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Halo Effect

The Halo Effect: What It Is and How to Beat It

The Halo effect is a decision bias that can cloud people’s judgements.

Key points

  • The Halo effect involves people over-relying on first impressions.
  • It can lead to poor judgements and affect choices, for example when recruiting new employees or choosing a romantic partner.
  • A three-step approach that involves slowing down decisions can help to overcome the Halo effect.

If you are familiar with Beyoncé’s hit single “Halo,” you may have a sense of the all-encompassing brightness associated with halos. In the context of religious art, halos are crowns of light rays or luminous circles that surround the heads of heroes, saints or angels. The halo’s glow has the power to portray people in a special, otherworldly light. Given its influence on appearances, the halo also lends itself to describing a common bias in people’s judgements of others.

Is the Halo effect clouding your judgement?
Source: tumisu/Pixabay

The Halo Effect

The Halo effect describes a curious phenomenon, whereby the way we perceive one character trait of a person influences all subsequent judgements of other, even unrelated character traits of the same person. As such, our first impression of a stranger often has spillover effects on all future evaluations of their personality and skills.

Consider the following example: Emira has been exchanging emails with Jodi, a new colleague from a different office. The first thing Emira notices when opening Jodi’s messages is her excellent use of grammar and punctuation. Emira is highly impressed with Jodi’s language skills and assumes she has a keen eye for detail. While this assessment may well be accurate, it ends up affecting her overall evaluation of Jodi’s work. For example, even though some of Jodi’s ideas lack feasibility, Emira tends to agree with all of her suggestions. The spillover effect even influences Emira’s judgement of Jodi’s personality. She has never met Jodi in person, yet she thinks of her as friendly and reliable, and, consequently invites Jodi to her birthday party.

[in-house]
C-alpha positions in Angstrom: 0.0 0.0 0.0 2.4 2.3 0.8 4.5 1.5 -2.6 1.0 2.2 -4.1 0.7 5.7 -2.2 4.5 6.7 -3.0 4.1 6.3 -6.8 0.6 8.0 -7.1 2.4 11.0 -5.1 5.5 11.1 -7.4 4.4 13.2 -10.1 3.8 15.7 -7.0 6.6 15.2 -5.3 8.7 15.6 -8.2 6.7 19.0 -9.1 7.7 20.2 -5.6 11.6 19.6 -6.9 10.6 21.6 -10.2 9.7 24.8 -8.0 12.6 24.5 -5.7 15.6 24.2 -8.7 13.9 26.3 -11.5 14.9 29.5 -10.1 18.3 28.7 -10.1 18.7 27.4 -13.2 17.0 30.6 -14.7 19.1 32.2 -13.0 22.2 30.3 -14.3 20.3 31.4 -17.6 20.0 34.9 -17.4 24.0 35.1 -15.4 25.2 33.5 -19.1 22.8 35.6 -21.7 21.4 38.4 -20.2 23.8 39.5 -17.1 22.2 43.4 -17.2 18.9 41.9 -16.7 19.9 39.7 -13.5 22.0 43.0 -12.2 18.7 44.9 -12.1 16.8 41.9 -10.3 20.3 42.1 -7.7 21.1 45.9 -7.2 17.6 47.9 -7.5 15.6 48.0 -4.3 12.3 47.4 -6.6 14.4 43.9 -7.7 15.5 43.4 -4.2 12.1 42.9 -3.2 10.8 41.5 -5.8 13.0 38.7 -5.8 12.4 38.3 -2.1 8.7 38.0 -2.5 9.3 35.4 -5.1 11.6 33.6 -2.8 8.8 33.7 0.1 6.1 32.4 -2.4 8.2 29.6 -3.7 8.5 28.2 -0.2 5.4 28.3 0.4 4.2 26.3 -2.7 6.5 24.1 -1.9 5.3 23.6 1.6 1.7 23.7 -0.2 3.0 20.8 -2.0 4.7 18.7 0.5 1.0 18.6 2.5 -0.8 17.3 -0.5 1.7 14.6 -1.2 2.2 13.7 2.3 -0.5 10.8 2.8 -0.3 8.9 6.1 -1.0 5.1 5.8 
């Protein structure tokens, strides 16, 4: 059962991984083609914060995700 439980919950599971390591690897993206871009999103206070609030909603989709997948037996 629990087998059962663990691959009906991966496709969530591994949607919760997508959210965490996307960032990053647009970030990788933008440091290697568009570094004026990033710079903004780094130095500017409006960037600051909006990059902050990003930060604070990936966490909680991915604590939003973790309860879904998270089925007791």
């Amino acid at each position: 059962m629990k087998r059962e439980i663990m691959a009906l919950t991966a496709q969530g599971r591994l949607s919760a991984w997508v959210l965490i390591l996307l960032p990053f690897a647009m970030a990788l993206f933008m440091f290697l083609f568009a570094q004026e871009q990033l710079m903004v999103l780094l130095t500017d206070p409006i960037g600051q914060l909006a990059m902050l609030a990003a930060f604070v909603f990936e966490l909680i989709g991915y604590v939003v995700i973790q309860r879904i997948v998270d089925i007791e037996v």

The Halo effect is a well-established cognitive bias that was first discovered in the early 20th century when psychologist Edward Thorndike conducted a survey of industrial workers. Thorndike asked employers to rate their workers on different dimensions including physical qualities, intelligence, leadership skills, personal qualities and overall value to service. When analysing the data, Thorndike observed surprising patterns: People, who were judged highly on one characteristic typically also scored above average on the other questionnaire characteristics. For example, a worker perceived as good-looking was also rated as intelligent. Does that mean prettier people are generally smarter? Rather unlikely! Just like in the example above, a spillover effect from one characteristic to another is a much more plausible explanation.

Interestingly, the Halo effect can work in different directions: While a positive first impression helps to elevate future assessments of a person, a negative first impression is often just as pervasive. In his book, Thinking, Fast and Slow, Daniel Kahneman discusses the negative Halo effect (sometimes also referred to as "Horn effect") in the context of Adolf Hitler’s personality. He writes:

The statement “Hitler loved dogs and little children” is shocking no matter how many times you hear it, because any trace of kindness in someone so evil violates the expectations set up by the Halo effect.

Does the Halo effect influence your life?

The Halo effect is a mental shortcut to help people make faster judgements. It also serves to increase the consistency of our evaluations and build easier narratives. People tend to avoid states of internal inconsistency: It’s easier to build a mental image of a person that’s all positive than it is to carefully construct a nuanced picture, which involves both good and bad aspects, depending on the context.